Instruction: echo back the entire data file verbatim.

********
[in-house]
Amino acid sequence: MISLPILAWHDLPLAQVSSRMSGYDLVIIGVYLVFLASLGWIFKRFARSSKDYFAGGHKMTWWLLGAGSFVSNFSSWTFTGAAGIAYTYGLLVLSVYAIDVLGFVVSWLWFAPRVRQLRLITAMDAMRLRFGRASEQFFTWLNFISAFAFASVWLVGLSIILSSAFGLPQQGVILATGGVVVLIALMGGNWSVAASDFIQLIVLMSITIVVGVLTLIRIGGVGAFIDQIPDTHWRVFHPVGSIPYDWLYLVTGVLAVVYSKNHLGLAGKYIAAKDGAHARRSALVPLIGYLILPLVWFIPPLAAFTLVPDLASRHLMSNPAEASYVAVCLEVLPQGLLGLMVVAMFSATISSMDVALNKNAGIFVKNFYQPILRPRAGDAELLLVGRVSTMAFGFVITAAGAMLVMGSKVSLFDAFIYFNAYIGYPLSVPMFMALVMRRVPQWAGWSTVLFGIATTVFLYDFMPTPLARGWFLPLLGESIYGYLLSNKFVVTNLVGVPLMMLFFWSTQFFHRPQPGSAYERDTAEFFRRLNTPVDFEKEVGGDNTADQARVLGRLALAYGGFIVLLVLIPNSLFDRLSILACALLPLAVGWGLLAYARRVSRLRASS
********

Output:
[in-house]
Amino acid sequence: MISLPILAWHDLPLAQVSSRMSGYDLVIIGVYLVFLASLGWIFKRFARSSKDYFAGGHKMTWWLLGAGSFVSNFSSWTFTGAAGIAYTYGLLVLSVYAIDVLGFVVSWLWFAPRVRQLRLITAMDAMRLRFGRASEQFFTWLNFISAFAFASVWLVGLSIILSSAFGLPQQGVILATGGVVVLIALMGGNWSVAASDFIQLIVLMSITIVVGVLTLIRIGGVGAFIDQIPDTHWRVFHPVGSIPYDWLYLVTGVLAVVYSKNHLGLAGKYIAAKDGAHARRSALVPLIGYLILPLVWFIPPLAAFTLVPDLASRHLMSNPAEASYVAVCLEVLPQGLLGLMVVAMFSATISSMDVALNKNAGIFVKNFYQPILRPRAGDAELLLVGRVSTMAFGFVITAAGAMLVMGSKVSLFDAFIYFNAYIGYPLSVPMFMALVMRRVPQWAGWSTVLFGIATTVFLYDFMPTPLARGWFLPLLGESIYGYLLSNKFVVTNLVGVPLMMLFFWSTQFFHRPQPGSAYERDTAEFFRRLNTPVDFEKEVGGDNTADQARVLGRLALAYGGFIVLLVLIPNSLFDRLSILACALLPLAVGWGLLAYARRVSRLRASS